Day 1 :
Hospital for Sick Children, Canada
Keynote: Cholesterol masking of membrane glycosphingolipids provides a means to evade tumour immunosurveillance and the basis of a living cell transistor
Time : 09:30-10:10
Clifford Lingwood completed his PhD at the University of London in1974, and postdoctoral studies at the Universities of Washington and Toronto. He has been a full professor at the University of Toronto since 1997 and is a senior scientist within the Molecular Medicine program, Research Institute, Hospital for Sick Children, Toronto Dr Lingwood’s research program concerns the biochemistry, chemistry, metabolism and function of glycosphingolipids with a view to the therapy of diseases in which they are involved. He has published more than 200 papers in reputed journals.
Glycosphingolipids (GSLs) and cholesterol accumulate in membrane lipid rafts and play a central role in these foci of signal transduction. However within the GSL/cholesterol complex, an H-bond network is formed which alters the conformation of the GSL carbohydrate from a membrane perpendicular, to a membrane parallel format. This latter GSL conformation is largely unavailable for exogenous ligand binding-“invisible GSLs”.
Due to the increased cholesterol levels typical of cancer cells, we studied the prevalence of cholesterol-masked GSLs in human primary tumour biopsies (prostate, neuroblastoma, colon, breast, testicular, pheochromocytoma, ovarian and ganglioneuroma). We found that such ‘invisible’ GSLs were widely present in these tumour serial cryosections, e.g SSEA1, SSEA3, SSEA4, globoH and Gb3. We propose that such masking can prevent immunosurveillance of tumour–associated GSL antigens and thereby compromise natural tumour immunity to block progression. Moreover, anti GSL Mabs in development or clinical use for treating cancer (F77 for prostate and Unituxin-antiGD2 for pediatric neuroblastoma) were highly subject to such masking, and prior tumour cholesterol extraction with b-methylcyclodextrin, resulted in a remarkable increase in antiGSL tumour staining. This suggests that tumour cholesterol depletion would increase the antineoplastic activity of these therapeutic Mabs.
We also found that the order in which the binding ligands were added was of major significance. Prior Gb3 binding promoted ligand-cholesterol binding and vice versa. This provides the means for amplification and/or diversification of GSL-dependent signal transduction and thus is the first example of a native cell based membrane “transistor”.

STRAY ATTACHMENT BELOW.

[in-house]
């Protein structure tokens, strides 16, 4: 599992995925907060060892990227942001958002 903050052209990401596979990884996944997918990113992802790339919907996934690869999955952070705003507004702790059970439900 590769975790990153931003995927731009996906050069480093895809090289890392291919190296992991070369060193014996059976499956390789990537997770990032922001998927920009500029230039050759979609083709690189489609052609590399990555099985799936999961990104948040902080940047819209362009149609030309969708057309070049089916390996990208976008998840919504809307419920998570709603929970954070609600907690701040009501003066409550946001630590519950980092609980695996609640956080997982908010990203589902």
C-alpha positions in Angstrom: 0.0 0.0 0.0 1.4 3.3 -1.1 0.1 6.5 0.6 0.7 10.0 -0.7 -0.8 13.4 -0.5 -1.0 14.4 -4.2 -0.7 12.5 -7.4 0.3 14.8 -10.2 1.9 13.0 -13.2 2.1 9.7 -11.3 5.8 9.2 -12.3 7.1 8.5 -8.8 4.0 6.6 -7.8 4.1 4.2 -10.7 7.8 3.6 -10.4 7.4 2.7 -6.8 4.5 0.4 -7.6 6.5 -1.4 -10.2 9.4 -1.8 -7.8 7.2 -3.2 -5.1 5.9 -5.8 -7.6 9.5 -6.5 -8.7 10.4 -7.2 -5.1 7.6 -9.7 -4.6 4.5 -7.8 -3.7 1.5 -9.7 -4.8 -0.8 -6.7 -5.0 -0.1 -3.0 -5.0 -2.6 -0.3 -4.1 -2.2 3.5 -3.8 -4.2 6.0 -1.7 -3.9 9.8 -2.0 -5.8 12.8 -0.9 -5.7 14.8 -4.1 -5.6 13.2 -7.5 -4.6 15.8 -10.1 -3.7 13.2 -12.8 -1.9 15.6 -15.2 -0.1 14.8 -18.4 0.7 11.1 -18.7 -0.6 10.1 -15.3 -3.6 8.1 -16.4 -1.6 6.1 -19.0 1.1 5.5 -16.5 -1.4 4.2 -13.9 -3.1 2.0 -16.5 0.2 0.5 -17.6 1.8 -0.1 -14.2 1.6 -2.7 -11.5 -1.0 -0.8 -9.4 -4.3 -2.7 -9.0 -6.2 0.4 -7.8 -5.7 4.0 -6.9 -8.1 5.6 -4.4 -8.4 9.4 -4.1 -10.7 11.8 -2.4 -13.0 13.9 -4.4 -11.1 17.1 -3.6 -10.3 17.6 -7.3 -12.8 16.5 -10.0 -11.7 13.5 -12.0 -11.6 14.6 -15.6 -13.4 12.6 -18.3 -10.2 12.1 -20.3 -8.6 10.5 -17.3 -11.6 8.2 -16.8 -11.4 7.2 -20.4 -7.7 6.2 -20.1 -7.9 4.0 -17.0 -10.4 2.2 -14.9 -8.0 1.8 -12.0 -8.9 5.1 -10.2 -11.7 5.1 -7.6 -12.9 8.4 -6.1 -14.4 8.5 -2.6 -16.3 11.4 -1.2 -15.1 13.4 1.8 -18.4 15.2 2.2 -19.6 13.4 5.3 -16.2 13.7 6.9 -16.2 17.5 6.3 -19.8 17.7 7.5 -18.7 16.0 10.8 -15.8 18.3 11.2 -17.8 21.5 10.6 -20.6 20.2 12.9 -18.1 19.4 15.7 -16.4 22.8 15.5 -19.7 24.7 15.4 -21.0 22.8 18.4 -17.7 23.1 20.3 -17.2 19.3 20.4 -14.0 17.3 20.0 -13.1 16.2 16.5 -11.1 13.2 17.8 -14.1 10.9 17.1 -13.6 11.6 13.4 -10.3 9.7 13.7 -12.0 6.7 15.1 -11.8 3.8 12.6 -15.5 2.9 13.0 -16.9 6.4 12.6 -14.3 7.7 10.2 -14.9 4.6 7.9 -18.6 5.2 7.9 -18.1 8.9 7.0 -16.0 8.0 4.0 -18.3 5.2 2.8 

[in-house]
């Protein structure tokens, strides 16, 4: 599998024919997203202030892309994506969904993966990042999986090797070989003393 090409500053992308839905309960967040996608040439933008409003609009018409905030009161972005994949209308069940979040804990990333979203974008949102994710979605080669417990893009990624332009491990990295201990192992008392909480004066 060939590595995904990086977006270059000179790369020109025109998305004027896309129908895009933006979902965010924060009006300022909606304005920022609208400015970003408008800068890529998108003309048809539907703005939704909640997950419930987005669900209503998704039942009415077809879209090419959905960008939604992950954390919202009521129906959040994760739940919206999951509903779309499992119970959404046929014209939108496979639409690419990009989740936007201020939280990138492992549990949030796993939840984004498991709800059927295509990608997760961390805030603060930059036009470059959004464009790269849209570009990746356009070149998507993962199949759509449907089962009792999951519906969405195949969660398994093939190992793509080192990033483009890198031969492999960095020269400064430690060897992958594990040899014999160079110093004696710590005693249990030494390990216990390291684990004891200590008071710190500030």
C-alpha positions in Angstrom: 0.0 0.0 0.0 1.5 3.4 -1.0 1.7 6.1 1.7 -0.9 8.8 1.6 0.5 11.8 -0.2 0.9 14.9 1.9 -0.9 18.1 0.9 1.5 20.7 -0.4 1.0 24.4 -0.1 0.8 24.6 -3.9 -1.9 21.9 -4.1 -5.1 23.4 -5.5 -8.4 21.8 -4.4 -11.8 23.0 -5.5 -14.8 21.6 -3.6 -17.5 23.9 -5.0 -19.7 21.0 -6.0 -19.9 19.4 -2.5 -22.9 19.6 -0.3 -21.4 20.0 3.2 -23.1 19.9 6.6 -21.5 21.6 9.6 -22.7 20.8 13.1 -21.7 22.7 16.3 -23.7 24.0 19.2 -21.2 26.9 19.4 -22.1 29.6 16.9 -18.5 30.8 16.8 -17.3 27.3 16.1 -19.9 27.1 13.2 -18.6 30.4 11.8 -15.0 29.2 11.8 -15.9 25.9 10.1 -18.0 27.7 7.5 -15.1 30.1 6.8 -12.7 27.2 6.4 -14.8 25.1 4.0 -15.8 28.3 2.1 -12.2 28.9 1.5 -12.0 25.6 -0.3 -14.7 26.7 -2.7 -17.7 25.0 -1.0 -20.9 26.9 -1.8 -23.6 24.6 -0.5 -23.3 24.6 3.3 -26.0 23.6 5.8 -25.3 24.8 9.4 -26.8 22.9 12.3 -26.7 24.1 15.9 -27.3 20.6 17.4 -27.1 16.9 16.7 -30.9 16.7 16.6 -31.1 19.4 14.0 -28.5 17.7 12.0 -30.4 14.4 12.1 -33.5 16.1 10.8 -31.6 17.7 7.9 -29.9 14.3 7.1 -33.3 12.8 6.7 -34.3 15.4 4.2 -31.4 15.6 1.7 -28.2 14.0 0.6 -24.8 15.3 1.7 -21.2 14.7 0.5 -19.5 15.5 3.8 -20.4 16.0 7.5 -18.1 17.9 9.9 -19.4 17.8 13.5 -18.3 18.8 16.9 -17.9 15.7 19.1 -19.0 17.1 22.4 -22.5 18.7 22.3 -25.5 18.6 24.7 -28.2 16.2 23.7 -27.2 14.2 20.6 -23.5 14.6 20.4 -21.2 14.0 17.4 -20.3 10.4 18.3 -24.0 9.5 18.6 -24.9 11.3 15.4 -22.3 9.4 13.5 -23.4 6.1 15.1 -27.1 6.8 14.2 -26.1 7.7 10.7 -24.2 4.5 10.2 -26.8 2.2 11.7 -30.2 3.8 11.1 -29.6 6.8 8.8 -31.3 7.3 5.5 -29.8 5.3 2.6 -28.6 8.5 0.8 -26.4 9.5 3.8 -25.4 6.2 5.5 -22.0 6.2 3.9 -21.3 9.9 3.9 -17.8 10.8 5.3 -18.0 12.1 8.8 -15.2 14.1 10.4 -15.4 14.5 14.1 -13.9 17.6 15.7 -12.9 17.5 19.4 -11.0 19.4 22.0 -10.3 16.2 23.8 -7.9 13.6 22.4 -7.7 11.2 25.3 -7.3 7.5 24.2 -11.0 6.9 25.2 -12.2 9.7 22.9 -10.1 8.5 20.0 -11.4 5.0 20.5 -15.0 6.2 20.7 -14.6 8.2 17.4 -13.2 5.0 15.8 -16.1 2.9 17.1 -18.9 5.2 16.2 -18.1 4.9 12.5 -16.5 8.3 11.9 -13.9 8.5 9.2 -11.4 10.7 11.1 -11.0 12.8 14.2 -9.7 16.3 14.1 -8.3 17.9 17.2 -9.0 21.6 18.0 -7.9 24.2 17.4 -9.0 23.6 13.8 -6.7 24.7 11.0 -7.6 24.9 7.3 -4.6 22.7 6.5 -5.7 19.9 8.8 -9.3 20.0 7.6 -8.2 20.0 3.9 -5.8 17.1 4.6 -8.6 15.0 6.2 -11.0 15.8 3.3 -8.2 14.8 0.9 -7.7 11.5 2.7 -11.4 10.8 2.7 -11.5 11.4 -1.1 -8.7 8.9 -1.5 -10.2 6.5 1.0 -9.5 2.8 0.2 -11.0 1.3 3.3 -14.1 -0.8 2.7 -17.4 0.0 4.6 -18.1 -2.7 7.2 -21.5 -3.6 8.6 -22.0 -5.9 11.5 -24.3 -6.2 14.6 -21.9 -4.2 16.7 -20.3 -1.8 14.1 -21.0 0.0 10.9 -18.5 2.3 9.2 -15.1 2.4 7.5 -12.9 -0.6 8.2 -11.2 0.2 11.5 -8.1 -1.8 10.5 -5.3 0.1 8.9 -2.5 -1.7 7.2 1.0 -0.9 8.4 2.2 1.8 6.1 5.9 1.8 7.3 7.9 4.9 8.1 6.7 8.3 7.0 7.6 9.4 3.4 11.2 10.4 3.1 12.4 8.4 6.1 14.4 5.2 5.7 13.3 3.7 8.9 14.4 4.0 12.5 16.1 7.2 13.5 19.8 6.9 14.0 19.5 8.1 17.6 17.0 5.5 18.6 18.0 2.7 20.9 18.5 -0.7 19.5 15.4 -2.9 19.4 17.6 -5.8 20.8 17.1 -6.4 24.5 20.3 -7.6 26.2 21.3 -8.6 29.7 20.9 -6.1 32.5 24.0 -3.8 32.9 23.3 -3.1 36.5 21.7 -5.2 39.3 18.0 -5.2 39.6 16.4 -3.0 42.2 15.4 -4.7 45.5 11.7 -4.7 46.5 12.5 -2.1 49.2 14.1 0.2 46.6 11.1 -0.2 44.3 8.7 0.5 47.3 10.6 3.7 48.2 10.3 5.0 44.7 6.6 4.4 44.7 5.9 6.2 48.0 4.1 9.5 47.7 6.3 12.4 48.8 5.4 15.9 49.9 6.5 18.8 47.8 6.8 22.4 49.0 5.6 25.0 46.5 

I.M.Sechenov First Moscow State Medical University, Russia
Keynote: Antibodies with functionality as a new generation of translational tools to monitor, to predict and to prevent demyelination
Time : 10:10-10:50
Sergey Suchkov graduated from Astrakhan State Medical University and was awarded with MD.In 1985, Suchkov obtained his Ph.D. As a Ph.D. student of the I.M. Sechenov Moscow Medical Academy and Institute of Medical Enzymology, USSR Academy of Medical Sciences, Moscow, Russia. In 2001, Suchkov finished the PostDoc Research Fellowship Program and maintained his Doctor Degree at the National Institute of Immunology, Russia. From 1987 through 1989, Dr. Suchkov was a senior Researcher, Lab of Developmental Immunology, Koltzov Institute of Developmental Biology, USSR Academy of Sciences to deal to developmental immunology. From 1989 through 1995, Dr. Suchkov was being a Head of the Lab of Clinical Immunology and Im-munobiotechnology, Helmholtz Eye Research Institute in Moscow. From 1995 through 2004, Dr. Suchkov was being a Chairman of the Department for Clinical Immunology, Moscow Clinical Research Institute (MONIKI) and the Immunologist-in-Chief of the Moscow Regional Ministry of Health. At present, Dr Sergey Suchkov, M, Ph.D., is Professor in Immunology, Department of Pathology, School for Pharmacy, I.M. Sechenov First Moscow State Medical University, Dean of the Department (Faculty) of The PPPM Development, and the First Vice-President of the University of World Business, Politics and Law and Secretary General, United Cultural Convention (UCC), Cambridge, UK.
Abs against myelin basic protein/MBP endowing with proteolytic activity (Ab-proteases) are of great value to monitor demyelination to illustrate the evolution of multiple sclerosis (MS). Anti-MBPautoAbs from MS patients and mice with EAE exhibited specific proteolytic cleavage of MBP The activity of the MBP-targeted Ab-proteases markedly differs between: (i) MS patients and healthy controls; (ii) different clinical MS courses; (iii) EDSS scales of demyelination to correlate with the disability of MS patients to predict the transformation prior to changes of the clinical course.